Look at the options available for cross-training. Find alternative ways of exercising that will maintain strength and fitness without overstressing the injury. For example, cycling for runners or water-based exercises to reduce weight-bearing load and impact.

Find ways of allowing people to continue with their daily lives as much as possible. This may include the temporary use of supports/braces and walking aids, for example. While many therapists are against the use of such items, if they allow someone to bear weight bear sooner, then that can only be a good thing. They should, of course, be phased out as soon as possible.


Rehabilitation should be varied to include strength, balance and agility work. In many cases, these can start before exercises for the injured area.

For example, in many knee pain cases, a weak core and malfunctioning glutes are a causative factor. Exercises to develop these areas can be incorporated much sooner than some more specific knee-loading exercises. For rotator cuff injuries, work on stabilizing the scapula can often start early in the rehab process, before strengthening the cuff itself.

Simple balance exercises for both upper and lower body injuries are also a great tool to start early as the weight-bearing (through the foot or hand) will help with developing the strength in the newly laid tissue.

Easing back to activity

A return to activity can begin a lot earlier than many people would anticipate by limiting the time and intensity of the early sessions. For runners, cyclists and rowers, indoor gym equipment such as treadmills, bikes and ergos are great for this purpose as short sessions are feasible and can be stopped at any point. For example, someone returning to running after an Achilles injury may start with only a 5-minute run.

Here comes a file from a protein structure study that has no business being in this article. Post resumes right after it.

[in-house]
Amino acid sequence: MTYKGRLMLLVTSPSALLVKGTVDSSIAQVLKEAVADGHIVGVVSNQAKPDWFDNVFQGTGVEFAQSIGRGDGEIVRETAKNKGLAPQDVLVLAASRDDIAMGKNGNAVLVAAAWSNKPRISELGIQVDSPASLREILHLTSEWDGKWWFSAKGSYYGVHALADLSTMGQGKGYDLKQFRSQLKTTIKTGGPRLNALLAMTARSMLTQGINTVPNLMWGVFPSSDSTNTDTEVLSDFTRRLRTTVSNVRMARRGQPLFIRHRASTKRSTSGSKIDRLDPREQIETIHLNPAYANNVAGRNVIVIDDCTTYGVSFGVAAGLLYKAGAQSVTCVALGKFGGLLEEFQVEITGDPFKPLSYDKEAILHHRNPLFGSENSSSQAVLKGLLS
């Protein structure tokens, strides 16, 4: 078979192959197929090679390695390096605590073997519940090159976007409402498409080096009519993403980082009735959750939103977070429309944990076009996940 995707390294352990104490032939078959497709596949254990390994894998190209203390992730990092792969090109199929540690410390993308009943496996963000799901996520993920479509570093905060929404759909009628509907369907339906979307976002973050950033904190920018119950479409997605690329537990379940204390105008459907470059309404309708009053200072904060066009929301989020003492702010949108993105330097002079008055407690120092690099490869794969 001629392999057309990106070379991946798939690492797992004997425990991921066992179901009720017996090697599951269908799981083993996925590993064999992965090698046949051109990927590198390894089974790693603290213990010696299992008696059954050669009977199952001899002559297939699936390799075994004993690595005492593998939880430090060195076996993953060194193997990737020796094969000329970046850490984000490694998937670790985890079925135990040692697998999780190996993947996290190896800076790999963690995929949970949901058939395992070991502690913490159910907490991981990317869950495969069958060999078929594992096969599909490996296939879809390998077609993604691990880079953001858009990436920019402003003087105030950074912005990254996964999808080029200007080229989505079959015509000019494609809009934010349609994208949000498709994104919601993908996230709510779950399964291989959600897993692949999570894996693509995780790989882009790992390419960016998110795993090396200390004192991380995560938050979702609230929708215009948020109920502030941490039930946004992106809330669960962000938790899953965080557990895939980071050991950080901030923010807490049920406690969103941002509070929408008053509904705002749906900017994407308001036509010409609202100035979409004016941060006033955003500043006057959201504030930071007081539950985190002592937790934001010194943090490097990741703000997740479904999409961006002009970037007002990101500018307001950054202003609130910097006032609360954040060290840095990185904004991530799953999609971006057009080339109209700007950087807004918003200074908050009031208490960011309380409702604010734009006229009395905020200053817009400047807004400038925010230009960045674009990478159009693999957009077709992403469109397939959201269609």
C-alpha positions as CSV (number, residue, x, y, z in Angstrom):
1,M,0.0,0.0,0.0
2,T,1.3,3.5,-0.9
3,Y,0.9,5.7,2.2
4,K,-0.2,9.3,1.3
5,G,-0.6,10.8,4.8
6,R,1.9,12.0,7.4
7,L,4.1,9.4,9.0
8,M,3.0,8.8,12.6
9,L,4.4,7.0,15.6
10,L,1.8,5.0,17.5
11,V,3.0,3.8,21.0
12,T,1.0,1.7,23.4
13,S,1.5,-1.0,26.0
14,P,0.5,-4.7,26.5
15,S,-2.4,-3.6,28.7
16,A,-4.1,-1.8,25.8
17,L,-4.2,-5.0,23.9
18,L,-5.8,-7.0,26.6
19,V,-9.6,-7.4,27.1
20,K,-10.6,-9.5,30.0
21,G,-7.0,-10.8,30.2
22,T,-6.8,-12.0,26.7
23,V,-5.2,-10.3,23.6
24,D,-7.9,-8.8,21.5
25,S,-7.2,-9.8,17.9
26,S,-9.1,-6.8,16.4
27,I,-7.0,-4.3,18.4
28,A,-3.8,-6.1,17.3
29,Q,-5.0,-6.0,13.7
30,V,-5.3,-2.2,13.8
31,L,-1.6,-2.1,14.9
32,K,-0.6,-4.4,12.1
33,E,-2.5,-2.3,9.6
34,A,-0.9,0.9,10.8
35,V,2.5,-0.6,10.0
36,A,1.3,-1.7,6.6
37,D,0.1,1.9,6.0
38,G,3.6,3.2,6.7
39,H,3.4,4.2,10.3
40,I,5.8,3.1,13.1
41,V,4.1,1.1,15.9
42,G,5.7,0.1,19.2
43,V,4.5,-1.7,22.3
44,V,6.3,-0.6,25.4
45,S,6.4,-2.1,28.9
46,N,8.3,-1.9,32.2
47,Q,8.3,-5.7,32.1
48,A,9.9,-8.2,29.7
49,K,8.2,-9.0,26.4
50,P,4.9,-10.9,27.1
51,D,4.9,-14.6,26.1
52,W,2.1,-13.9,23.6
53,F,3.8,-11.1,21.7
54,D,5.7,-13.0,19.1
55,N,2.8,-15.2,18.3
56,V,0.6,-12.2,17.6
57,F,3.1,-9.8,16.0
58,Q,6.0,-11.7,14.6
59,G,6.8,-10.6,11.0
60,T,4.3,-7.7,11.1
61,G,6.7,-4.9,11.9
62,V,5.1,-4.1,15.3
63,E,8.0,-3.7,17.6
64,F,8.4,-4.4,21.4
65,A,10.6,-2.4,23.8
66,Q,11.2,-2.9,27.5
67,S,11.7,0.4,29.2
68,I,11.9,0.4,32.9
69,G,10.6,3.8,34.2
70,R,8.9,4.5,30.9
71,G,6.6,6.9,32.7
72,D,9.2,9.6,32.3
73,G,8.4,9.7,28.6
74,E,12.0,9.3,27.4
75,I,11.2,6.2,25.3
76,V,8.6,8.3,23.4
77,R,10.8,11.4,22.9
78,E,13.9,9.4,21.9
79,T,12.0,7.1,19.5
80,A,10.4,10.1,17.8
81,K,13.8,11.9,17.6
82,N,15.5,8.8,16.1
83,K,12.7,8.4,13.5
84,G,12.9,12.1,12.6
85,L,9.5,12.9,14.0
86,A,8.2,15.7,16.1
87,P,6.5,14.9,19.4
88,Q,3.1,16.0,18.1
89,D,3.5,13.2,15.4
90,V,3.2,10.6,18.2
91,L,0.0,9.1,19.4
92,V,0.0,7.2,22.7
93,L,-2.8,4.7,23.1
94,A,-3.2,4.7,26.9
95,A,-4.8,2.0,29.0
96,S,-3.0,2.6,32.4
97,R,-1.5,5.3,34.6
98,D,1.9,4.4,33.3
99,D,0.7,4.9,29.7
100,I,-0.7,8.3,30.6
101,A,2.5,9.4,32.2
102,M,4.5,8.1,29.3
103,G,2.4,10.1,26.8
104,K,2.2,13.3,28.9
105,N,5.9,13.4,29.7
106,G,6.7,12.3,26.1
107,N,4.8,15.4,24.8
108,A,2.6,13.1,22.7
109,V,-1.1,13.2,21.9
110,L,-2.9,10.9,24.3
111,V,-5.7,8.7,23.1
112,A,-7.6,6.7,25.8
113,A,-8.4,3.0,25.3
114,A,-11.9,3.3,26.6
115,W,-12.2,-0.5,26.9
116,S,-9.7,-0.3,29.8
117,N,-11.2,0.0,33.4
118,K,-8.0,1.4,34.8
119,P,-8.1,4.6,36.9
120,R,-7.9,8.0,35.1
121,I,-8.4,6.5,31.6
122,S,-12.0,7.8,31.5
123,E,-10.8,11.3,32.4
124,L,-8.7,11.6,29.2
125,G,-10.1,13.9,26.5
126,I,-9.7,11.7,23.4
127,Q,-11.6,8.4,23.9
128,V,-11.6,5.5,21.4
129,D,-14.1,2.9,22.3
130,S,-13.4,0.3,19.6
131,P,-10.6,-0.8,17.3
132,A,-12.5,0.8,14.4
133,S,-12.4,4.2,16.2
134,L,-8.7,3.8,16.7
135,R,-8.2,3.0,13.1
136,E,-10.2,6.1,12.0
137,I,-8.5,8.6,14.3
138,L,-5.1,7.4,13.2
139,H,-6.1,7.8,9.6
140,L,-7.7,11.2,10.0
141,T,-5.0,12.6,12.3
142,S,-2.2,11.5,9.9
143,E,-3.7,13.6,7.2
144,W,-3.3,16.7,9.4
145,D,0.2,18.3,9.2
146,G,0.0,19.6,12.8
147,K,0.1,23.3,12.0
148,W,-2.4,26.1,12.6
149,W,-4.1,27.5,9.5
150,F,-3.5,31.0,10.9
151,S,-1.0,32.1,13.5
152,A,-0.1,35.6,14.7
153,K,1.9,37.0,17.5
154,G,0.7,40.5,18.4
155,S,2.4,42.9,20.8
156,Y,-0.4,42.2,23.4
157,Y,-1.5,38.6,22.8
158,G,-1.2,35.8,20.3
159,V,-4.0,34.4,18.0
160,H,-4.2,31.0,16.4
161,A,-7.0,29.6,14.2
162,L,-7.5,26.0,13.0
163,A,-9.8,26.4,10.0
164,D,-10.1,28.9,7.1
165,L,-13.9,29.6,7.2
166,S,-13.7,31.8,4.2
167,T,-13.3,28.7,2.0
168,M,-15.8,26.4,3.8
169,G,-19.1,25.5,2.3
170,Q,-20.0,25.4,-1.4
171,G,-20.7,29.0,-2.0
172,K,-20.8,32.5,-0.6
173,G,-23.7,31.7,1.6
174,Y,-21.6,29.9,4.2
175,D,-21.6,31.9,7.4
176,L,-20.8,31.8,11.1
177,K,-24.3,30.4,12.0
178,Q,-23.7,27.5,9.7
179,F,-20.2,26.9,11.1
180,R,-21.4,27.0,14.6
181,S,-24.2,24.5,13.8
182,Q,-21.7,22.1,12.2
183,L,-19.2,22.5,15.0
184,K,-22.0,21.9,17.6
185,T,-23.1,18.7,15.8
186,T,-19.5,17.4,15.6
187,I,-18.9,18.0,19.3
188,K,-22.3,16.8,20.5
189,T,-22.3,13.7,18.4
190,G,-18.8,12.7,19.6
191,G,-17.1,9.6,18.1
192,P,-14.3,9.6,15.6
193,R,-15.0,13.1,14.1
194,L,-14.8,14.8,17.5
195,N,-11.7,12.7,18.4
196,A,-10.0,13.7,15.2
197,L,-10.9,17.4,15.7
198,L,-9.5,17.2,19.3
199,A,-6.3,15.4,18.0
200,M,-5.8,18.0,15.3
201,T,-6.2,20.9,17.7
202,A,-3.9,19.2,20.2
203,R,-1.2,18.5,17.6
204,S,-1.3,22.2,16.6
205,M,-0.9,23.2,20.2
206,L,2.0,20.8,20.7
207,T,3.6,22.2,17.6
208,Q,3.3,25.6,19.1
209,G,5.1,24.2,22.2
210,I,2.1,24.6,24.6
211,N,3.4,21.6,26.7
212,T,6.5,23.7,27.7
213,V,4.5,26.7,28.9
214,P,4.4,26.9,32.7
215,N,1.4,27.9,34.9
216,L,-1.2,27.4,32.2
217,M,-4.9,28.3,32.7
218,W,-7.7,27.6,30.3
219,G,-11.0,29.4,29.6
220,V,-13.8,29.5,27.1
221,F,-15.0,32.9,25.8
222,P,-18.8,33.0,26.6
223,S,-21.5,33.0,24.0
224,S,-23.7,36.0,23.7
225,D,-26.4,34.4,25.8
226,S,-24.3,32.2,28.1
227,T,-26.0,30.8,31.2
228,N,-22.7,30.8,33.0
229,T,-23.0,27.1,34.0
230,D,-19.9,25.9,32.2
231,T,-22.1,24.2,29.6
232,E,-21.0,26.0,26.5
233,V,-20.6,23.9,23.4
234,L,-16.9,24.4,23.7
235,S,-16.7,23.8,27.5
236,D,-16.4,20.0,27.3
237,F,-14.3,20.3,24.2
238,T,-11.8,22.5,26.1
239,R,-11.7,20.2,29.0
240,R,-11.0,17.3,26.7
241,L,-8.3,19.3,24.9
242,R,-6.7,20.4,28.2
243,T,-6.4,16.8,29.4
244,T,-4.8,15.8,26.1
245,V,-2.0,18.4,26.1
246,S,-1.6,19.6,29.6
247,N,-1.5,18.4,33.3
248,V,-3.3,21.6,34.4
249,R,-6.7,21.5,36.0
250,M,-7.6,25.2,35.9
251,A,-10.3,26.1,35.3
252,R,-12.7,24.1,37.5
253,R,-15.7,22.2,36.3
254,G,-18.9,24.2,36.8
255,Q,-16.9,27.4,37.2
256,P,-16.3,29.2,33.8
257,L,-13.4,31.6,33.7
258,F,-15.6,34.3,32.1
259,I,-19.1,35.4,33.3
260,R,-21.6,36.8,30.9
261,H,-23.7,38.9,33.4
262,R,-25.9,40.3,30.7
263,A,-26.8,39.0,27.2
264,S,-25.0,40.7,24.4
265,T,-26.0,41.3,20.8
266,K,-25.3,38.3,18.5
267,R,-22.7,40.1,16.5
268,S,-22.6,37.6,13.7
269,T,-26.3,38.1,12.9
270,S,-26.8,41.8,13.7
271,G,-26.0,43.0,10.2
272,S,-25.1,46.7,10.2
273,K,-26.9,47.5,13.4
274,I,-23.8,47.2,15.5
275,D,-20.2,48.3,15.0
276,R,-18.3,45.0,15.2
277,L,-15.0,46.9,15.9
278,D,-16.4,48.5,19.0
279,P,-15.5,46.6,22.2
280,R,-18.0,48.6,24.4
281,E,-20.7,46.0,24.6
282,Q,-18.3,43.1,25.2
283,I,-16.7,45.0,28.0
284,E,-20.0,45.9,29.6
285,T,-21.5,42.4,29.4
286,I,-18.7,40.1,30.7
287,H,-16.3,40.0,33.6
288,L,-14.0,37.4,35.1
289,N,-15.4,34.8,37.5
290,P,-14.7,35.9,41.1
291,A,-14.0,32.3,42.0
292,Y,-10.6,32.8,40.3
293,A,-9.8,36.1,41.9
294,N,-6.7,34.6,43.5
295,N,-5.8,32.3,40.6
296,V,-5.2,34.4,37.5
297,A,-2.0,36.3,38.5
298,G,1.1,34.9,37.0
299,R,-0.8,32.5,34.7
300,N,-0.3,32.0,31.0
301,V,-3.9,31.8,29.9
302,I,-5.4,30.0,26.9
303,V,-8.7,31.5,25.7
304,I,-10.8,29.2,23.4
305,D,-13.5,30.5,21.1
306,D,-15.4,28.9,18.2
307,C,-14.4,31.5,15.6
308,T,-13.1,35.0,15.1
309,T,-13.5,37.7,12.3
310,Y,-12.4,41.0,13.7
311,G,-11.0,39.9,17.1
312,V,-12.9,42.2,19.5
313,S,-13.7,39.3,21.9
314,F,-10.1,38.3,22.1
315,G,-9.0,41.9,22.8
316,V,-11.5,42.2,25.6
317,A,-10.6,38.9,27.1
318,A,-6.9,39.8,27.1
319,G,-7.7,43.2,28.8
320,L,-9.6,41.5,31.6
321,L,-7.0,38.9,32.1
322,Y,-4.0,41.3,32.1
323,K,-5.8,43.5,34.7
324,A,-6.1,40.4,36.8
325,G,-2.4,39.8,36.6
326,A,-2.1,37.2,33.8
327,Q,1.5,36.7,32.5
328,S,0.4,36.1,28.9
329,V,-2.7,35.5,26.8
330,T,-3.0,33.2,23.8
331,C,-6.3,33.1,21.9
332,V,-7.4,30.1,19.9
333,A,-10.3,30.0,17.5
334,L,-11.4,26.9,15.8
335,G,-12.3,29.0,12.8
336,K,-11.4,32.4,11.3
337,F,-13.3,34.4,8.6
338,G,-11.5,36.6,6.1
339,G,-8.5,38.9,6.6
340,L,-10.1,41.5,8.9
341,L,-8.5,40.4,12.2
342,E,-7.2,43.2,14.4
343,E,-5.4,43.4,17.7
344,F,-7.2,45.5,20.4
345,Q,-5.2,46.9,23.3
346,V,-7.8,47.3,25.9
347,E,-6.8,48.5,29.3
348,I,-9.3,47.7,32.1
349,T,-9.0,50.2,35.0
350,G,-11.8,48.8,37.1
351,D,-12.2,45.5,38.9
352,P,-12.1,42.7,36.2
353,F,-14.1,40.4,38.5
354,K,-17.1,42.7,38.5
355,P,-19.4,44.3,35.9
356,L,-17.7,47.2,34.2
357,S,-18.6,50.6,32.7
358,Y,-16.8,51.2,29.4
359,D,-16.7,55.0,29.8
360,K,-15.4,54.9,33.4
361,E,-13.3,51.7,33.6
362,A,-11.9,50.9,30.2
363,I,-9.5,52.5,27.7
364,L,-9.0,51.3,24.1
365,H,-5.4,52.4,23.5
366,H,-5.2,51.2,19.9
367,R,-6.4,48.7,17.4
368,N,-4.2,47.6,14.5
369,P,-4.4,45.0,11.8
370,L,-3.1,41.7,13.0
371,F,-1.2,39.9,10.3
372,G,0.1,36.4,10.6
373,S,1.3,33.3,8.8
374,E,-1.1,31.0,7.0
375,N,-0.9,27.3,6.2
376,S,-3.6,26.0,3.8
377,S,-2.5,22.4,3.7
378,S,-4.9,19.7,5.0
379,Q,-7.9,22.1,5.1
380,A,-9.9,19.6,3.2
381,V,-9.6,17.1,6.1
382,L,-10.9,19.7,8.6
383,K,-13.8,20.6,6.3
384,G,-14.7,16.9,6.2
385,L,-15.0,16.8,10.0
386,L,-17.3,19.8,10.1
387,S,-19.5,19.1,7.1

For sports, individual components of the sport can be introduced first in an order that starts with the least stressful for the injury and gradually progresses to more intense and complex movements. For example, after a shoulder injury in a badminton player, a return to sport may start with underhand shots such as net play and serving, before progressing to overhead shots.

For athletes and even weekend warriors, returning to some form of sporting activity as early as possible can be really beneficial to their emotional health. It helps to see a light at the end of the tunnel in their rehabilitation journey and to maintain some involvement and connection to the sport or activity they love.


It’s easy to see why rest and ice have been the prescription for soft tissue injuries for so long. Before so much was known about tissue healing, the theories behind it made sense.

In addition, it was always viewed as "safe" to prescribe rest to an injured patient. There is no risk of them doing further damage and, as Khan states, a therapist can't be sued for advising an injured athlete to rest.

As research has advanced, we now know that movement helps the body to heal, and loading tissues as early as possible improves the long-term outcomes in injury recovery. We also now know that icing and trying to eradicate the inflammatory process is also counterproductive to the body's built-in healing and repair processes.

The best summary here is to say, "Let the body do what it does best." It is a natural healer that is built for movement. Let it do what it needs to do!